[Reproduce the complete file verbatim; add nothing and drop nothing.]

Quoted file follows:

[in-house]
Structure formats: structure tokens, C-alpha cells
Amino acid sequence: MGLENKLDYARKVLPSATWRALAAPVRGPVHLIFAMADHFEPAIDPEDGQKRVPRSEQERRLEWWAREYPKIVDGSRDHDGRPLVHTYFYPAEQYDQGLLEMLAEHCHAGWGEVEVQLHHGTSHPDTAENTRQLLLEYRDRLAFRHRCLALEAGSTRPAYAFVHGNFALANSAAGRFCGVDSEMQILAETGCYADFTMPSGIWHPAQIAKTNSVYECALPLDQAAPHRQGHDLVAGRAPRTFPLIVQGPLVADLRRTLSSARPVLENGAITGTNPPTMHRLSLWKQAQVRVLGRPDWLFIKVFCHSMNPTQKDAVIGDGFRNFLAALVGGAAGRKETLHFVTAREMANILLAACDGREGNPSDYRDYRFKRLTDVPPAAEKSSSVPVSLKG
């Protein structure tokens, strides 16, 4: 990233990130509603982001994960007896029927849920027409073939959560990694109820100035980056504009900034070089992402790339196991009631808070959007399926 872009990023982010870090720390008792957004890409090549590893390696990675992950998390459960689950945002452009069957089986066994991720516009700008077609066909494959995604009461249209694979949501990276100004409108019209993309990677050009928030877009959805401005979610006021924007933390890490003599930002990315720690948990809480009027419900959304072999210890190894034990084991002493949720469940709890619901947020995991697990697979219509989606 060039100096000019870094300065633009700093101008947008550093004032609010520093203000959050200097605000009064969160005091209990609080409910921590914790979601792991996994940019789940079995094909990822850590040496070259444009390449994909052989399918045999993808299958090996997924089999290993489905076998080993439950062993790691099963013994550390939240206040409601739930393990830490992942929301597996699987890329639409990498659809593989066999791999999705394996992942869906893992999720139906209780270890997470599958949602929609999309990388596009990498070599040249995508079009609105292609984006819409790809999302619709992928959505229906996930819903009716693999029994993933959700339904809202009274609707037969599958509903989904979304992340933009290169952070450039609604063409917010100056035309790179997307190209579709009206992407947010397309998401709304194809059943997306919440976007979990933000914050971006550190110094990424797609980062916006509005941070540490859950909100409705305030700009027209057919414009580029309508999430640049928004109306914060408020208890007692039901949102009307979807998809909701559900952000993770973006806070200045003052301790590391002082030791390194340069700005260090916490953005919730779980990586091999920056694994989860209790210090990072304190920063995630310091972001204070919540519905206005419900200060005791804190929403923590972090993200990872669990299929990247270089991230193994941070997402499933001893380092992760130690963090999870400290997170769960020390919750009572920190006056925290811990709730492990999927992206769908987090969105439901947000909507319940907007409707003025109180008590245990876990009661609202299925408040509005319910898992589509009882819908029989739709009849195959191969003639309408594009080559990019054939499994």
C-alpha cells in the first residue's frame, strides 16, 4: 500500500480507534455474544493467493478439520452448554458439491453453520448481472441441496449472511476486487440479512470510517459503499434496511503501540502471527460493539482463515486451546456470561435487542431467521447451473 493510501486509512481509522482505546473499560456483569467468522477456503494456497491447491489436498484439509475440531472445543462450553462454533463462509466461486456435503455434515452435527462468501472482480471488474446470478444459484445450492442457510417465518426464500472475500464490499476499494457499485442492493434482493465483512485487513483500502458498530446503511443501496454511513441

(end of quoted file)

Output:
[in-house]
Structure formats: structure tokens, C-alpha cells
Amino acid sequence: MGLENKLDYARKVLPSATWRALAAPVRGPVHLIFAMADHFEPAIDPEDGQKRVPRSEQERRLEWWAREYPKIVDGSRDHDGRPLVHTYFYPAEQYDQGLLEMLAEHCHAGWGEVEVQLHHGTSHPDTAENTRQLLLEYRDRLAFRHRCLALEAGSTRPAYAFVHGNFALANSAAGRFCGVDSEMQILAETGCYADFTMPSGIWHPAQIAKTNSVYECALPLDQAAPHRQGHDLVAGRAPRTFPLIVQGPLVADLRRTLSSARPVLENGAITGTNPPTMHRLSLWKQAQVRVLGRPDWLFIKVFCHSMNPTQKDAVIGDGFRNFLAALVGGAAGRKETLHFVTAREMANILLAACDGREGNPSDYRDYRFKRLTDVPPAAEKSSSVPVSLKG
């Protein structure tokens, strides 16, 4: 990233990130509603982001994960007896029927849920027409073939959560990694109820100035980056504009900034070089992402790339196991009631808070959007399926 872009990023982010870090720390008792957004890409090549590893390696990675992950998390459960689950945002452009069957089986066994991720516009700008077609066909494959995604009461249209694979949501990276100004409108019209993309990677050009928030877009959805401005979610006021924007933390890490003599930002990315720690948990809480009027419900959304072999210890190894034990084991002493949720469940709890619901947020995991697990697979219509989606 060039100096000019870094300065633009700093101008947008550093004032609010520093203000959050200097605000009064969160005091209990609080409910921590914790979601792991996994940019789940079995094909990822850590040496070259444009390449994909052989399918045999993808299958090996997924089999290993489905076998080993439950062993790691099963013994550390939240206040409601739930393990830490992942929301597996699987890329639409990498659809593989066999791999999705394996992942869906893992999720139906209780270890997470599958949602929609999309990388596009990498070599040249995508079009609105292609984006819409790809999302619709992928959505229906996930819903009716693999029994993933959700339904809202009274609707037969599958509903989904979304992340933009290169952070450039609604063409917010100056035309790179997307190209579709009206992407947010397309998401709304194809059943997306919440976007979990933000914050971006550190110094990424797609980062916006509005941070540490859950909100409705305030700009027209057919414009580029309508999430640049928004109306914060408020208890007692039901949102009307979807998809909701559900952000993770973006806070200045003052301790590391002082030791390194340069700005260090916490953005919730779980990586091999920056694994989860209790210090990072304190920063995630310091972001204070919540519905206005419900200060005791804190929403923590972090993200990872669990299929990247270089991230193994941070997402499933001893380092992760130690963090999870400290997170769960020390919750009572920190006056925290811990709730492990999927992206769908987090969105439901947000909507319940907007409707003025109180008590245990876990009661609202299925408040509005319910898992589509009882819908029989739709009849195959191969003639309408594009080559990019054939499994």
C-alpha cells in the first residue's frame, strides 16, 4: 500500500480507534455474544493467493478439520452448554458439491453453520448481472441441496449472511476486487440479512470510517459503499434496511503501540502471527460493539482463515486451546456470561435487542431467521447451473 493510501486509512481509522482505546473499560456483569467468522477456503494456497491447491489436498484439509475440531472445543462450553462454533463462509466461486456435503455434515452435527462468501472482480471488474446470478444459484445450492442457510417465518426464500472475500464490499476499494457499485442492493434482493465483512485487513483500502458498530446503511443501496454511513441